The facts presented to the trial court in the case at bar are as follows: At 10:40 p.m. on June 21, 1969, the appellant and Marshall E. Randle were present at a party in the 1200 block of 29th Street in the City of Indianapolis. While they were outdoors, the appellant asked Randle what time it was, and when Randle looked at his watch, the appellant attempted to take the watch off Randle's wrist. Randle resisted and then walked away. As he did so, he was hit in the head with a beer bottle. Then he was pushed into some bushes by the appellant and approximately five other persons, sustained a cut on his arm, and his watch was taken forcibly.

The statute under which the appellant was charged and convicted is Burns' Ann.Stat. § 10--4101 (1956 Repl.), which reads in pertinent part as follows:

'Whoever takes from the person of another any article of value by violence or by putting in fear, is guilty of robbery * * *. Whoever inflicts any wound or other physical injury upon any person with any firearm, dirk, stilleto, bludgeon, billy, club, blackjack, or any other deadly or dangerous weapon or instrument while engaged in the commission of a robbery, or while attempting to commit a robbery, shall, upon conviction, be imprisoned in the state prison for life.'

The elements of the crime of robbery are, therefore: (1) an unlawful taking, (2) from the person of another, (3) of any article of value, (4) by violence or putting in fear. The essential elements of the crime of inflicting an injury while in the commission of a robbery are as follows: (1) the inflicting of any wound or physical injury, (2) upon any person, (3) with a firearm, dirk, stilleto, bludgeon, billy, club, blackjack, or any other deadly or dangerous weapon or instrument, (4) while engaged in the commission of, or while attempting to commit, a robbery.

In order for the appellant's conviction to be sustained, it is necessary that the record show that the State proved each of the elements listed above. We feel the State has failed to adequately discharge its burden of proof in the case at bar with respect to Count Two of the indictment.

On page 6 of its brief, the State contends that '* * * no matter what instrumentality was used to inflict the cut which required several stitches on Randle's arm * * *, it would have been a deadly or dangerous weapon or instrument within the ambit of Burns' (1956 Repl.) § 10--4101, supra, by virtue of the way in which it was employed.' Solely by means of such a...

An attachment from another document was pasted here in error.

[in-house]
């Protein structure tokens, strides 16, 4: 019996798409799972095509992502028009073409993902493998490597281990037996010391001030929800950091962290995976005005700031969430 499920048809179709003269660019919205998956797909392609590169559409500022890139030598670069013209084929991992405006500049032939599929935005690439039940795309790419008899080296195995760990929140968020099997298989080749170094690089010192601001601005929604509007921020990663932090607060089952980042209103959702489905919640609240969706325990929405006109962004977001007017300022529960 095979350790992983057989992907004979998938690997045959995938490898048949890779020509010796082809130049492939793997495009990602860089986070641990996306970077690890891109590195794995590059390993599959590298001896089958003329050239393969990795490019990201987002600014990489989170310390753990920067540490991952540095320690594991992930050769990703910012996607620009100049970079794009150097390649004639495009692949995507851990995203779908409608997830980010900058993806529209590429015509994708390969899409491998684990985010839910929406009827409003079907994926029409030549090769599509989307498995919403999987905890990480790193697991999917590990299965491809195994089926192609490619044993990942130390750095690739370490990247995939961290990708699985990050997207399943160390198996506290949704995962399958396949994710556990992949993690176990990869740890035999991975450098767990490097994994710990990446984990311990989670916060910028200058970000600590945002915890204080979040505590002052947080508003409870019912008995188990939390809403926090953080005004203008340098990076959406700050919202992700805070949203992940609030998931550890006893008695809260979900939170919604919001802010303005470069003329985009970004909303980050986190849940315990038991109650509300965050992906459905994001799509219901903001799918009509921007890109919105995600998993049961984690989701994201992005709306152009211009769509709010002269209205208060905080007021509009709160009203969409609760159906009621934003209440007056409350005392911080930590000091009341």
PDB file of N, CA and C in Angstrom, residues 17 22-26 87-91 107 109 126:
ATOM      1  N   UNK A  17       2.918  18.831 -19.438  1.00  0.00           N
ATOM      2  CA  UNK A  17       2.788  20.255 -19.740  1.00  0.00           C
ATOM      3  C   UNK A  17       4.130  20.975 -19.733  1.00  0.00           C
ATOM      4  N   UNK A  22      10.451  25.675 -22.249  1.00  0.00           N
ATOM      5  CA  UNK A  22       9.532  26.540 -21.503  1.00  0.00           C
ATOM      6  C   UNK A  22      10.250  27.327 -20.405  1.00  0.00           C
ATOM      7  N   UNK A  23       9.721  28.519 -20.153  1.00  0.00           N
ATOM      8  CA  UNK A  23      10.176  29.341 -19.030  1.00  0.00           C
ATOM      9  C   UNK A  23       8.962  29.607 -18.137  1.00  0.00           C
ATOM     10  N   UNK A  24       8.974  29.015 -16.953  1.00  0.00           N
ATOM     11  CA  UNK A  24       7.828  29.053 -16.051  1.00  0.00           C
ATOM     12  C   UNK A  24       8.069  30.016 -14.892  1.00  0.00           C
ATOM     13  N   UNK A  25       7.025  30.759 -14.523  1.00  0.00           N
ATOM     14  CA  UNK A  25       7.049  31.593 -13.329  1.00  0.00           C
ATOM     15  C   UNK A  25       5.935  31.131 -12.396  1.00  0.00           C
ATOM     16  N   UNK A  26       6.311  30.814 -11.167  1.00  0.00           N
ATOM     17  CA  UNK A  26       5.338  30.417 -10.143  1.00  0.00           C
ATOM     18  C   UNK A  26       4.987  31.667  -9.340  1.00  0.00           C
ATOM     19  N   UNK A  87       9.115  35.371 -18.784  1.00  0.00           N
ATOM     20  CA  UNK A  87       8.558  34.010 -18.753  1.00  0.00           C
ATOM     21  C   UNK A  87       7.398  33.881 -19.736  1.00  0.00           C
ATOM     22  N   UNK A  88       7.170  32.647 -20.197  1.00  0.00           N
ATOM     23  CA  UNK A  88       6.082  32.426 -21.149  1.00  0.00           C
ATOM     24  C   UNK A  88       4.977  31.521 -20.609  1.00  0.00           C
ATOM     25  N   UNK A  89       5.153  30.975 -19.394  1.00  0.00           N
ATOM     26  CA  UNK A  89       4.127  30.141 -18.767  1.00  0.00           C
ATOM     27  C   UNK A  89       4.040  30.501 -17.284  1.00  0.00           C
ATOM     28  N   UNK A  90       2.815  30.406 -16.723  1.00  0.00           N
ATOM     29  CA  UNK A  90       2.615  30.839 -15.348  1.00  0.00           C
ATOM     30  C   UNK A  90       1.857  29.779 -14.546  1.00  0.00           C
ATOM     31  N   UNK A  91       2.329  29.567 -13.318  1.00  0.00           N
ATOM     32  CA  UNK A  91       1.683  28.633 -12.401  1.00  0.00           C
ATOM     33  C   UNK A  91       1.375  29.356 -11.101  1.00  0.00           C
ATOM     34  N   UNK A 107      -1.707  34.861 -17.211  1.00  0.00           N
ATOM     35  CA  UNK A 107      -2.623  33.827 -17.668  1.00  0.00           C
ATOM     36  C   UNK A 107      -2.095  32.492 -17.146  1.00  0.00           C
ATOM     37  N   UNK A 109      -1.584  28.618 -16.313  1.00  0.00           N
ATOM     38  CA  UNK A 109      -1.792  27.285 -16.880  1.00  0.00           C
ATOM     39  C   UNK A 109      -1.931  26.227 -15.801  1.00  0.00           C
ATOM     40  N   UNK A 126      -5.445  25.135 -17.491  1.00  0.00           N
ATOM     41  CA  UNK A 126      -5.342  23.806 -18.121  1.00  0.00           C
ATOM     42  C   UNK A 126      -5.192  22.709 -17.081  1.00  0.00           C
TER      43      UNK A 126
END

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27 cases
  • Bradley v. State, 2--572A3
    • United States
    • Indiana Appellate Court
    • 10 Octubre 1972
    ...will not be sufficient if it merely tends to arouse suspicion of guilt. Easton v. State (1967), 248 Ind. 338, 228 N.E.2d 6; Tibbs v. State (Ind.1970), 263 N.E.2d 728; Crawford v. State (1968), 251 Ind. 437, 241 N.E.2d One example of circumstantial evidence is flight from the scene of a crim......
  • Tibbs v. State, 472A196
    • United States
    • Indiana Appellate Court
    • 15 Noviembre 1973
    ...counts and was initially sentenced to life imprisonment. This sentence was modified by the Indiana Supreme Court in Tibbs v. State, (1970) 255 Ind. 309, 263 N.E.2d 728. Tibbs' conviction under Count 2 (Inflicting Injury) was reversed on the ground of insufficient evidence. Conviction under ......
  • Isaac v. State, 970S218
    • United States
    • Indiana Supreme Court
    • 27 Octubre 1971
    ...the crime beyond a reasonable doubt, the verdict will not be disturbed. See, Thomas v. State (1971), Ind., 268 N.E.2d 609; Tibbs v. State (1970), Ind., 263 N.E.2d 728. The evidence in the case at bar is circumstantial, but we cannot say that, based on that evidence and the reasonable infere......
  • Capps v. State
    • United States
    • Indiana Supreme Court
    • 2 Junio 1972
    ...will not be disturbed. Valentine v. State (1971), Ind., 273 N.E.2d 543; Thomas v. State (1971), Ind., 268 N.E.2d 609; Tibbs v. State (1970), Ind., 263 N.E.2d 728. The evidence most favorable to the State, as revealed by the record, is as follows: On February 27, 1969, the appellant was arre......